There is no question that the relentless march of mobile is not stopping any time soon. Even if mobile seems less important to your business now, it will be important at some point in the future, so best to start thinking and planning mobile into your marketing communication strategy now.

To help you, Google has a useful tool for putting the issue of mobile into context.

The Google Mobile Friendly Test

This tool will tell you if a particular page your site is currently mobile friendly, and if not what need to be done to make it so. If you do nothing else, I would recommend testing your site, so you know where you stand on the issue as you make decisions on your future web strategies.

Smartphone, The marketing assistant in your pocket.

  I could write of how important mobile phones are in business today and bang that old drum telling you to make the most of them. You understand mobiles are important and you know they can benefit the way you market your own business but perhaps you just need a few tips to help you make the most of them. So instead I shall talk of ways and methods to harness the use of your mobile for marketing.

On the go

Regularly update your business’ social media feeds from your mobile when out of the office, with what you are/have been doing.

0612_PrintandGo_Article Get into the routine of updating the various platforms you have a presence on, whilst out and about. For example, instead of tweeting or posting from behind your desk in the workplace once a week, get the Twitter and LinkedIn apps and start updating daily. You should find that a day out of the office results in plenty to talk about, be it the business conference or lunch you are attending or the beneficial client meeting you’ve just had. All of this results in previously unseen aspect of your business being documented and talked about. Don’t be afraid of the mundane either, for as long as you mix things up in what you post, things won’t become monotonous.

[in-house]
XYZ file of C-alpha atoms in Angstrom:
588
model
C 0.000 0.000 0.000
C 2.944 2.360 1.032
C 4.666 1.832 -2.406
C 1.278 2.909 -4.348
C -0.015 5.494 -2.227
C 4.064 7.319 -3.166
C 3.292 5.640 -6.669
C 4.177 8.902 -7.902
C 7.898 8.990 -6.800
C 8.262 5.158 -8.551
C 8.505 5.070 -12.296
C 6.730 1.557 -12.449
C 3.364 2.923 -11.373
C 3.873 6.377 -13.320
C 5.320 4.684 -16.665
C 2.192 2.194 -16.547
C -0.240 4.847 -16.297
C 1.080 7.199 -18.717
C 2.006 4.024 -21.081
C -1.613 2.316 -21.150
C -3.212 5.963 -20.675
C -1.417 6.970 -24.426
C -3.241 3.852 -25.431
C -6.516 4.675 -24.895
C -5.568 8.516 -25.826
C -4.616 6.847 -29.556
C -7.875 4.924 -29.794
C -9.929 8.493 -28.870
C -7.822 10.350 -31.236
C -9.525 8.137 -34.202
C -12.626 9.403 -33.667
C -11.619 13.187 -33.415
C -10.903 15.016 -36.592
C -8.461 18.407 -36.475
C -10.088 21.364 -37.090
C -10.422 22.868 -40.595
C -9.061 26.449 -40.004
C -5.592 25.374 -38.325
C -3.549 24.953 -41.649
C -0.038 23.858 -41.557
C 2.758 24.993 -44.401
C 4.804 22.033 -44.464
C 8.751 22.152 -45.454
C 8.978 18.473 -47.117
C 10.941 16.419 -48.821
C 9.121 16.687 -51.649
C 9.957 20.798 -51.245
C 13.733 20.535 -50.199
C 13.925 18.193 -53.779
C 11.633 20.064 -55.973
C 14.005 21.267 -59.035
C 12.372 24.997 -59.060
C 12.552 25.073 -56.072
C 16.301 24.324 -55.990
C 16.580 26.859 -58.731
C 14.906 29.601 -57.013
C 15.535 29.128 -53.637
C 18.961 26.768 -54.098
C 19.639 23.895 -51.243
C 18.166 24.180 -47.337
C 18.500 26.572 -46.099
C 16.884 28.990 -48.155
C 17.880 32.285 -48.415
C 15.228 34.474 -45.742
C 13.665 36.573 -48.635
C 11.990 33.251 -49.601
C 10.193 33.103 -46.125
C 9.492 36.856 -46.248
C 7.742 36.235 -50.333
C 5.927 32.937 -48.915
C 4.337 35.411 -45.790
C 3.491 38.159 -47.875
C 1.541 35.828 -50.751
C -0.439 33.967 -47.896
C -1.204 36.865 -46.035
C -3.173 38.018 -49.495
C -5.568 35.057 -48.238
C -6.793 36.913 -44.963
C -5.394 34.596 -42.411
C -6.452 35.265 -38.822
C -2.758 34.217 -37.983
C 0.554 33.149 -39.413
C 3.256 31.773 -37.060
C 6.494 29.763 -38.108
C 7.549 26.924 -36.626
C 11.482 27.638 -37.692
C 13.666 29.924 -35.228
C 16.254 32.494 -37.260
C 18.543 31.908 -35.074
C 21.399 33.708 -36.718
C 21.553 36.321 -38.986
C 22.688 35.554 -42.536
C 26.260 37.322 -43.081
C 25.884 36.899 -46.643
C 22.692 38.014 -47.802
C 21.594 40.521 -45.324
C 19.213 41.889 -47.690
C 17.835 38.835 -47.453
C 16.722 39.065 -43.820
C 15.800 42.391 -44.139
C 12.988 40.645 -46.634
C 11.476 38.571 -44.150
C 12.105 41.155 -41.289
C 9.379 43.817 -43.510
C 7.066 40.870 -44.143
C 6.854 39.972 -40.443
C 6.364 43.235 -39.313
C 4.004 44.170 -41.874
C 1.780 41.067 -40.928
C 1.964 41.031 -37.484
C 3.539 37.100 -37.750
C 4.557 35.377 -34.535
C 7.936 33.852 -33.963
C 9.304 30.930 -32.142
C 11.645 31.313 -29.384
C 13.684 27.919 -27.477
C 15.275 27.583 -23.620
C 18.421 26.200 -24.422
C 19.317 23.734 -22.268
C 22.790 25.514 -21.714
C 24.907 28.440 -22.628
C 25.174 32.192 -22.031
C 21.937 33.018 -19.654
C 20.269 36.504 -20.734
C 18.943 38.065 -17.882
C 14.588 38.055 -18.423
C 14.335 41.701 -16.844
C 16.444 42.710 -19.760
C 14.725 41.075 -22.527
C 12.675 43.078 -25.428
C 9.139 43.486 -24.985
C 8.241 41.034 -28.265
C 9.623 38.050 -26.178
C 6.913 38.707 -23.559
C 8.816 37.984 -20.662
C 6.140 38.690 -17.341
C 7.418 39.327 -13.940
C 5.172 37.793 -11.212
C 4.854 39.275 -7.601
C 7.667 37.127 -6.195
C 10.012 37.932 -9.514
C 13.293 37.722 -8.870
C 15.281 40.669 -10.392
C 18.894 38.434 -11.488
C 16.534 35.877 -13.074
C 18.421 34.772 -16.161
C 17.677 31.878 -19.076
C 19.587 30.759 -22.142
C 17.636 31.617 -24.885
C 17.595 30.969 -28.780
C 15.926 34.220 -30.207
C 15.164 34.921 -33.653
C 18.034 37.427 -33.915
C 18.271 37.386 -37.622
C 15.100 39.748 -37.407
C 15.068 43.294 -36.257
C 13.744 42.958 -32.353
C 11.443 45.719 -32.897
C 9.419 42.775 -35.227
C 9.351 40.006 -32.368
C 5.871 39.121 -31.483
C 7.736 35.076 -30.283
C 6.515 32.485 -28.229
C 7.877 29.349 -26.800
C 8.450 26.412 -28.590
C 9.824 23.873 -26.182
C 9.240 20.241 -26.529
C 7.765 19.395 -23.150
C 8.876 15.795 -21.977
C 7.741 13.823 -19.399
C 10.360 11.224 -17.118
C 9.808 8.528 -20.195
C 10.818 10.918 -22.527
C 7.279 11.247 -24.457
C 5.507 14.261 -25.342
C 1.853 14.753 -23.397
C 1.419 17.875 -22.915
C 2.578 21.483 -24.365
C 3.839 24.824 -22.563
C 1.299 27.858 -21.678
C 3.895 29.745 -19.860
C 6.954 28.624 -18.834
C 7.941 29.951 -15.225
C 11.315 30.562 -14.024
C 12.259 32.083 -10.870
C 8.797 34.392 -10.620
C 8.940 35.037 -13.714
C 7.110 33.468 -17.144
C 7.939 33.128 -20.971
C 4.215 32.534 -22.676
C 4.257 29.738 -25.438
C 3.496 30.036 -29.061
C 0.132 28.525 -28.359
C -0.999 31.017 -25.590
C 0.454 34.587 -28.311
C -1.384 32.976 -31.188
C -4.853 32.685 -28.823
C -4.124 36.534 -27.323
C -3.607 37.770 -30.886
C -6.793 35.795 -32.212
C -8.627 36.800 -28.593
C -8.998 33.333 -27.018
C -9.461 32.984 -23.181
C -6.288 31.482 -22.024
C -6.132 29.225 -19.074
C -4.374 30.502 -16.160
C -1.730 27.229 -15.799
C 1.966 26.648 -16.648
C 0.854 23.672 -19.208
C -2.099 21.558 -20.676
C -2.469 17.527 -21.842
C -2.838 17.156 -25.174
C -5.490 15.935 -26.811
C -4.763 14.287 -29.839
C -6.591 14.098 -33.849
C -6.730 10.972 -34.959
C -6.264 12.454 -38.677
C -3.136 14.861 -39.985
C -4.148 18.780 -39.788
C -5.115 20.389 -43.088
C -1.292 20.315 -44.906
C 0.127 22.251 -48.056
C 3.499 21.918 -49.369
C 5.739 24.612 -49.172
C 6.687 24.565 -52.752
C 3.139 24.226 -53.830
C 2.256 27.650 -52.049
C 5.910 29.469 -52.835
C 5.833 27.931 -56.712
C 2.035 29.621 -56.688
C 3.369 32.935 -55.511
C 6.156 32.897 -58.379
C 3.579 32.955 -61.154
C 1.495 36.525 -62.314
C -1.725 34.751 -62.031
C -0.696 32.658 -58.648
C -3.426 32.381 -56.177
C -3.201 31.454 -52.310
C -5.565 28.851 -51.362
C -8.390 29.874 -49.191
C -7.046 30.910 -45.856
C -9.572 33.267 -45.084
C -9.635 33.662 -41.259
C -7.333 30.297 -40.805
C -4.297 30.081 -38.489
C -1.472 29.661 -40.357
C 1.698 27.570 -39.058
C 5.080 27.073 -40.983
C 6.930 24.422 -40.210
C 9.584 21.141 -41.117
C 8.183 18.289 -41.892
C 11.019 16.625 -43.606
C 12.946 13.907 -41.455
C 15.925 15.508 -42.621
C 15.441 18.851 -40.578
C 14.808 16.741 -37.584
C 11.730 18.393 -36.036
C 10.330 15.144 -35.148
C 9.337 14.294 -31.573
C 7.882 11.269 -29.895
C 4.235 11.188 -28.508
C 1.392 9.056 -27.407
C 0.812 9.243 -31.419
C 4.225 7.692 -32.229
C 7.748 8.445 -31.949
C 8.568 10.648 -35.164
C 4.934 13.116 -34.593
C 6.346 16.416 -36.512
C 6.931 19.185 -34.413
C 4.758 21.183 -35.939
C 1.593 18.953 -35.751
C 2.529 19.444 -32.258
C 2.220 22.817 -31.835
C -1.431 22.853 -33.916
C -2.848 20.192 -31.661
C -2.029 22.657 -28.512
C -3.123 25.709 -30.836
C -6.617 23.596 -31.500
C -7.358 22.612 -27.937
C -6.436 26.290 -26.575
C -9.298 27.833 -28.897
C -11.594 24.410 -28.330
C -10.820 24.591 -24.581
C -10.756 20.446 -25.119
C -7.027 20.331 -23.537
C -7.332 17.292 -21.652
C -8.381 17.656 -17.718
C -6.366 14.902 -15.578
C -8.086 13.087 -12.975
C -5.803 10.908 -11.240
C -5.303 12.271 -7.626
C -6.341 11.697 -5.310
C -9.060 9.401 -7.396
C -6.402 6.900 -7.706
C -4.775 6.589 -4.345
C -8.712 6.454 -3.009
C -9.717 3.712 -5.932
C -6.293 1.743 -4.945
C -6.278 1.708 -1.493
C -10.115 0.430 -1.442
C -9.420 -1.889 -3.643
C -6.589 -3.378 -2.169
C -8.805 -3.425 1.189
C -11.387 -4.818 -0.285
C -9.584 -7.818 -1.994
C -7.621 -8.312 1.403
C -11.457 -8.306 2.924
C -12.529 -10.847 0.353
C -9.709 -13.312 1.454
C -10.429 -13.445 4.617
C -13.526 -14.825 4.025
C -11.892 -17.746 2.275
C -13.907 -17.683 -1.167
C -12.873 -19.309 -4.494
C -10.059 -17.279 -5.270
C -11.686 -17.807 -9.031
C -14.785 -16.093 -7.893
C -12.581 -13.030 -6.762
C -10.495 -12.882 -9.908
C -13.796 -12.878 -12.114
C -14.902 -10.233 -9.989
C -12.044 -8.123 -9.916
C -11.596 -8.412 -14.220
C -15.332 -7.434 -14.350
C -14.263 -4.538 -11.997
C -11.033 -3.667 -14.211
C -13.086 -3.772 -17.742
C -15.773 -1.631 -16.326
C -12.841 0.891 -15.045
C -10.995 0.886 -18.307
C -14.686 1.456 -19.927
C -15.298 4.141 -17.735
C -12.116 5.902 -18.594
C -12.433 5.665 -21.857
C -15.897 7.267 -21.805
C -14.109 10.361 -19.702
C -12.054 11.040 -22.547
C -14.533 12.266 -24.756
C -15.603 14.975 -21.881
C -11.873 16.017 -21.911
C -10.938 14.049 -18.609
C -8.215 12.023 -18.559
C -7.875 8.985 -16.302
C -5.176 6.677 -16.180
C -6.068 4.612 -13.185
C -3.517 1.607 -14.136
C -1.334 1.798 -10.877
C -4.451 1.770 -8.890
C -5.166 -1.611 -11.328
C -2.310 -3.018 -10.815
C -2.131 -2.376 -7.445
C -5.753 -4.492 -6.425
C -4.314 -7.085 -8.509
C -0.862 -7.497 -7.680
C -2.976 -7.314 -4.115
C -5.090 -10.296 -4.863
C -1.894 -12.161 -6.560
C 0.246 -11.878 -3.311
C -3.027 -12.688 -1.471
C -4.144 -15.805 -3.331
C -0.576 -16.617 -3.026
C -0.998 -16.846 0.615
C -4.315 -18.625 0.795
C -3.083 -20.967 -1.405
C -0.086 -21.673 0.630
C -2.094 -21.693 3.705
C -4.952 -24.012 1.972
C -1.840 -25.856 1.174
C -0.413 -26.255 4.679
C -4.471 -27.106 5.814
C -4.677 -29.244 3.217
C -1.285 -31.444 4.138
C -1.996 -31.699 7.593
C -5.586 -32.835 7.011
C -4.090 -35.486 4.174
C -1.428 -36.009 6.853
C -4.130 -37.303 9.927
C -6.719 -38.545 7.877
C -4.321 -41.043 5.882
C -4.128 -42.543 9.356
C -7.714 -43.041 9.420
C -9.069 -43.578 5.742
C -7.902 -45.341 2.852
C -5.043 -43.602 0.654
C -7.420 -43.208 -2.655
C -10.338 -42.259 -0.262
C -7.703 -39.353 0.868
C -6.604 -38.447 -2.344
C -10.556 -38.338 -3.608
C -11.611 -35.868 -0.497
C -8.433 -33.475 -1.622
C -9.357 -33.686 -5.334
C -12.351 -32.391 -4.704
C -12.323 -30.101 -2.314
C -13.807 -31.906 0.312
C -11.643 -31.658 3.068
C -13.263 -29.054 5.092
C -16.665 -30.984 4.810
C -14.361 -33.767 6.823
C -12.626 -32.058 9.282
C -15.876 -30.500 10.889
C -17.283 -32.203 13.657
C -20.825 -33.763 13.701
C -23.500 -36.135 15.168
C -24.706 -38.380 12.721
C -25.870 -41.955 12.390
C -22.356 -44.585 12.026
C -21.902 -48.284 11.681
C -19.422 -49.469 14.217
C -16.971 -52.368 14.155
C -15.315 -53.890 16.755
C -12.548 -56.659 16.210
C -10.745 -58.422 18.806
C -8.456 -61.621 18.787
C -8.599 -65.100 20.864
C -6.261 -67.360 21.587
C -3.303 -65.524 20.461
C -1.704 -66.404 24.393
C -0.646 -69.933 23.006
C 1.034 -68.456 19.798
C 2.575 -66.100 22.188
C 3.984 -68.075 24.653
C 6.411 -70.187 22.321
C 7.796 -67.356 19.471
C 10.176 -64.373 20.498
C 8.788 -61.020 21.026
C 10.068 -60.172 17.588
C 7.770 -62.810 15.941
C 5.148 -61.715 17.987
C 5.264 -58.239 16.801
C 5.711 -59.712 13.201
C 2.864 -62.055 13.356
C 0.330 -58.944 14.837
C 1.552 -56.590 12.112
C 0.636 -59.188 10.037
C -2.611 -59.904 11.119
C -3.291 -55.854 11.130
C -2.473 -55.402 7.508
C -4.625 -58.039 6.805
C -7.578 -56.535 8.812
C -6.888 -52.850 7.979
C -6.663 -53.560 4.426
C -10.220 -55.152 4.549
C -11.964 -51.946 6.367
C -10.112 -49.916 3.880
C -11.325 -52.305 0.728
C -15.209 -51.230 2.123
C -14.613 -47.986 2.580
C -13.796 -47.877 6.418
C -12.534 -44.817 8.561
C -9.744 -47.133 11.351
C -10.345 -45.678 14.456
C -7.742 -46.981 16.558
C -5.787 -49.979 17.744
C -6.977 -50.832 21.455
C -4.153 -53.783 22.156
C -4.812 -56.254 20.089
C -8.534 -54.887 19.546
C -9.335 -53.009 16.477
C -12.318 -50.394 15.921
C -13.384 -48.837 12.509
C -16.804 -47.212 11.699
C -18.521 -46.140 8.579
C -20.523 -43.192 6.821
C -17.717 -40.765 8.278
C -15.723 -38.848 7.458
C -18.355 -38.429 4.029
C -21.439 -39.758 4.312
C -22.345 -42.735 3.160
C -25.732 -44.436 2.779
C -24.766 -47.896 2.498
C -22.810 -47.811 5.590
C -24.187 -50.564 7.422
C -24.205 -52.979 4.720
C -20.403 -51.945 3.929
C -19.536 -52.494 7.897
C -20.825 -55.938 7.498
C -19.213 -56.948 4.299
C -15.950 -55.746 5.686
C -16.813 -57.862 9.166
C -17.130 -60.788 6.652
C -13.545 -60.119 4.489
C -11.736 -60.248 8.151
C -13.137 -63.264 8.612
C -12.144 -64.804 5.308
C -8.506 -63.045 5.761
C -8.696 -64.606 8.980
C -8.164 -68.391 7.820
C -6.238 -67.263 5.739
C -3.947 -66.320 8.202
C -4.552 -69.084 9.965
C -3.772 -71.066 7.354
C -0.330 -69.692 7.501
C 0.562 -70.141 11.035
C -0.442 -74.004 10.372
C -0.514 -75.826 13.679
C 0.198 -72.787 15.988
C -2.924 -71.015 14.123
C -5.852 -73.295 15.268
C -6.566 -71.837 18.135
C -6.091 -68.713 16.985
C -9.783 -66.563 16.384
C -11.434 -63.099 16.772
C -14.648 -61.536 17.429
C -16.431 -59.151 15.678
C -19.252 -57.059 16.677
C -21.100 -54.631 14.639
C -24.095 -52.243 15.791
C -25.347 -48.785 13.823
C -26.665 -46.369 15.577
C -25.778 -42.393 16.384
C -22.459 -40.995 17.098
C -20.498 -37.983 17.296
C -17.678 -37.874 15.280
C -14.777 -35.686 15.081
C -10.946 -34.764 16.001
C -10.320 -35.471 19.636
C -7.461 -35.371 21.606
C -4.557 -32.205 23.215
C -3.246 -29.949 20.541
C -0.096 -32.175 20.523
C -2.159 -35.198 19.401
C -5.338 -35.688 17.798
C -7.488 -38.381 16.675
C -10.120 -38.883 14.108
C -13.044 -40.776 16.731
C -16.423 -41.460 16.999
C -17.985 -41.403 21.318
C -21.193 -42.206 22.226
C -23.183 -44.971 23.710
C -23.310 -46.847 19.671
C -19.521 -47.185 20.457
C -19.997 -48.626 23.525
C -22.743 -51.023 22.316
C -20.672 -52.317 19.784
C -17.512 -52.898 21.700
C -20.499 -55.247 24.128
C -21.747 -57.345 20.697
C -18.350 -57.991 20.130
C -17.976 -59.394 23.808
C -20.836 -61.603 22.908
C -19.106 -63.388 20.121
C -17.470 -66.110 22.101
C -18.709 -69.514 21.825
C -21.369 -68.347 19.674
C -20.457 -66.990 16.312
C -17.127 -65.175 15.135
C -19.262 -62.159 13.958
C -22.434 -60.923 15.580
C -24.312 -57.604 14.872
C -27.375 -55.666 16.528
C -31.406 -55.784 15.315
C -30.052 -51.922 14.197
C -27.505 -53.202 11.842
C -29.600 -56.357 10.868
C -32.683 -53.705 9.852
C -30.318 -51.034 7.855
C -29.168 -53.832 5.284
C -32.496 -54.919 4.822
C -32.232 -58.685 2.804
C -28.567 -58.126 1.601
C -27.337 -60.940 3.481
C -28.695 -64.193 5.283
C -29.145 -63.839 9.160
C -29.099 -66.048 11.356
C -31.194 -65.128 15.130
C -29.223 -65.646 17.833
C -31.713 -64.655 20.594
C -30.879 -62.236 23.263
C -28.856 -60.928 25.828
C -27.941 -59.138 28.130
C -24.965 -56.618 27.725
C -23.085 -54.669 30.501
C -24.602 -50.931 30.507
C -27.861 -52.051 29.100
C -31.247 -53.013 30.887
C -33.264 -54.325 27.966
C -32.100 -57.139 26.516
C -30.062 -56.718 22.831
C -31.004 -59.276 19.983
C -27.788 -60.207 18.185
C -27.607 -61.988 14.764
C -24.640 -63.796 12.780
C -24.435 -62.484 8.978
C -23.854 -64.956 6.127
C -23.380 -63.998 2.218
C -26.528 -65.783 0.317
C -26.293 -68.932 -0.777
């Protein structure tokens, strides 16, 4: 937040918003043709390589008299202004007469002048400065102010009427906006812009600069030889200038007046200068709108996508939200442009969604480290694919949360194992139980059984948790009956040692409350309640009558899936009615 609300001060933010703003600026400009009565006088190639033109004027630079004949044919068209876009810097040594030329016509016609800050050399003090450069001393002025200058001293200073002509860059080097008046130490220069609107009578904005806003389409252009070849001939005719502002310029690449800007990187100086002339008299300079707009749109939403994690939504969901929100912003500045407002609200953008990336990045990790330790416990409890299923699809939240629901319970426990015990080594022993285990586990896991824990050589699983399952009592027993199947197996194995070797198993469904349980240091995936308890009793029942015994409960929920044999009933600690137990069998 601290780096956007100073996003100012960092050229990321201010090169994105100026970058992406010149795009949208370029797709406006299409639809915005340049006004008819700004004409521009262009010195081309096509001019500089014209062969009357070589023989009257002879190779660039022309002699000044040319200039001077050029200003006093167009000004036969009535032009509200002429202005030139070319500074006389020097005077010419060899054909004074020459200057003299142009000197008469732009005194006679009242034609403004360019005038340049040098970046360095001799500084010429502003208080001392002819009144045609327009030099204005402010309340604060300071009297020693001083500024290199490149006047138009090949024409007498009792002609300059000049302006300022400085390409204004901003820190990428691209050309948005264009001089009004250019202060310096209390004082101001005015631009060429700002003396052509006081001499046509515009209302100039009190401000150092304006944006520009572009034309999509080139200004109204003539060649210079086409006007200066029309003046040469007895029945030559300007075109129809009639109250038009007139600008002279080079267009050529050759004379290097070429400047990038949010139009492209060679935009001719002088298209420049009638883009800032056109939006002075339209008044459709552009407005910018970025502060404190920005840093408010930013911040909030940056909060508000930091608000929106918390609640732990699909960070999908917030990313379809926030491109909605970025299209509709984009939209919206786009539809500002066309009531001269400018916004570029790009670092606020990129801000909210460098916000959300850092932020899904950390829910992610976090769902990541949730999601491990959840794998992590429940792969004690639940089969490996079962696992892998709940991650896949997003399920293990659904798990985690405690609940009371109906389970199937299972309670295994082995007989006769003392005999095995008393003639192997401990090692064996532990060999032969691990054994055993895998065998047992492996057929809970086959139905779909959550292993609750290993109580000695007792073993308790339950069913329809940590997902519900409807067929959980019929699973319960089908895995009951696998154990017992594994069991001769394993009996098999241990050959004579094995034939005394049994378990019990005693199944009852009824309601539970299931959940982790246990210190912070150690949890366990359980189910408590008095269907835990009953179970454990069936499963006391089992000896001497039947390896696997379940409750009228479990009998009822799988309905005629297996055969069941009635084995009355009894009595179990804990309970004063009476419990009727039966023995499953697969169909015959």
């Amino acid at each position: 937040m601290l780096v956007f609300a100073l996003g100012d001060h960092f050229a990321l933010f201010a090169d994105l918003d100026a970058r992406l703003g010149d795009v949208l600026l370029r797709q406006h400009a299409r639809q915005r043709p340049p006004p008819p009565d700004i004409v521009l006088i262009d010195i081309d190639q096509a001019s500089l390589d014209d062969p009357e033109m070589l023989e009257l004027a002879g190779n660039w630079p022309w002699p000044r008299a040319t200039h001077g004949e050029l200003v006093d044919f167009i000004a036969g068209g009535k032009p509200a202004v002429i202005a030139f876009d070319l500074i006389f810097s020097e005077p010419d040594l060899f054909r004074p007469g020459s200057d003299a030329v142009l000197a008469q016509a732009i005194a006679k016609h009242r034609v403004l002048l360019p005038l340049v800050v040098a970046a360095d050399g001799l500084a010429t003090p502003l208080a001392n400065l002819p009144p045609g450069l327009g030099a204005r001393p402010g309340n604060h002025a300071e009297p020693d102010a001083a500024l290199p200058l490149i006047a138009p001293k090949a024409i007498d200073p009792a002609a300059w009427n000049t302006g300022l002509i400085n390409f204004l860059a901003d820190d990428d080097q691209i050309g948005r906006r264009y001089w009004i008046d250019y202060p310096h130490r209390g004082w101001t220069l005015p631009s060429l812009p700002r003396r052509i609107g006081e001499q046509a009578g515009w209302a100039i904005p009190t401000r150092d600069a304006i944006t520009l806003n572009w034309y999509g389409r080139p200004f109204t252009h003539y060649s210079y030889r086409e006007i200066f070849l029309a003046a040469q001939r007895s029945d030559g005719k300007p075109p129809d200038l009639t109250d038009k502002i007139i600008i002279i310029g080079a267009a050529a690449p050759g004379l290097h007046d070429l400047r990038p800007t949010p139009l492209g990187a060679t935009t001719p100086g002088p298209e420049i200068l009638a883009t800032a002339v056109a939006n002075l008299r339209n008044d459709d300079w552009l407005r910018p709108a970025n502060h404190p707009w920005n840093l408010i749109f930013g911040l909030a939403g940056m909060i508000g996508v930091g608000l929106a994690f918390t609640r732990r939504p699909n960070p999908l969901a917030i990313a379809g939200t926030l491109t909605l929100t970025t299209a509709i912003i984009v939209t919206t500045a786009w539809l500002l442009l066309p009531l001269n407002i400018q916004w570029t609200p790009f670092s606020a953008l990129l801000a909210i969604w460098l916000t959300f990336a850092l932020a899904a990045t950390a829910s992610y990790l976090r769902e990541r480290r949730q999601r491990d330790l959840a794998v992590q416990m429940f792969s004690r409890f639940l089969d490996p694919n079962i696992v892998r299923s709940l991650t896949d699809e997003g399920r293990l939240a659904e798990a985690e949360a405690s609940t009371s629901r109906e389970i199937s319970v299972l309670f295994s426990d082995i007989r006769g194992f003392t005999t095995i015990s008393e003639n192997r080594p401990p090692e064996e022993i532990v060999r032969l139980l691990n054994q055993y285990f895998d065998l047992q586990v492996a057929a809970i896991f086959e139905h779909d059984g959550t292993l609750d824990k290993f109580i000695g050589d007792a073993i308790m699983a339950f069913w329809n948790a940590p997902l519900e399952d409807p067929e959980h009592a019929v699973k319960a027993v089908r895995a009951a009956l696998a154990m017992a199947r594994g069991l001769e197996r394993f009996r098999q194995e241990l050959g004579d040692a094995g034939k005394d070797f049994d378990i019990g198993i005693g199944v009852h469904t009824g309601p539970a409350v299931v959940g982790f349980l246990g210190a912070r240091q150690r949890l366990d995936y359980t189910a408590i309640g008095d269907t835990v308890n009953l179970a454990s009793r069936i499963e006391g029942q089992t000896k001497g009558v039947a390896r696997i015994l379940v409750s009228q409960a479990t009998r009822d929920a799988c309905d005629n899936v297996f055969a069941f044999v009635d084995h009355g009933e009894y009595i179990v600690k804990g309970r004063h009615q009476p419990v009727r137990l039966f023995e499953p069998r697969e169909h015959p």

Mega megapixels

Take photos of the interesting moments of your business, such as a quirky idea you see.

My mother is always saying how good the camera on her 4 year old iPhone is. If they were good then, they’re amazing now. You have a powerful marketing tool in your pocket, use it. Capture what you do and tell people! Updates with photos are much more likely to get interaction than an average text post. Take advantage of this, engagement will increase and so will exposure of your business. It shows to your followers, to your reader, to potential customers the good work you are doing. Free marketing in an instant.

Your pocket PA

Emails, skype, social media, calendar… the list goes on. Are you getting all the benefits from your phone?

The number of apps available to you on your phone is staggering. You can plan your week and set reminders for yourself, video call in to the important meeting from your living room sofa or send that email you forgot without even returning to your desk. If you tap into those sorts of apps and embrace them, business will become easier and more organised. You will be less likely to miss things if you have a good to do list on your phone and you routinely check it or it prompts you to take action. Simple as that, with a little time and effort, you can open up that thing in your pocket and make the most of it. You don’t have to be born in this century to embrace it. Once you have the hang of it and you’re into a good routine, you and your business can reap the rewards of the marketing assistant in your pocket.

Unblock the blockage with email

waitingforthecallI was recently in one of our regular quarterly planning meetings with a client when they told me about an event that really demonstrates the power of email as a tool to help you get a response and unblock the blockage.  It also reminded me of a tip I gave a while ago. Here’s the story:


Having received a specific enquiry for some engineering work from a large process company, our client responded promptly with their quotation and then, after a reasonable period, called to follow up on the quotation. Unable to get through, they left a message. The response….Nothing! Over a further couple of weeks, more follow up calls were made, all with the same outcome – no response.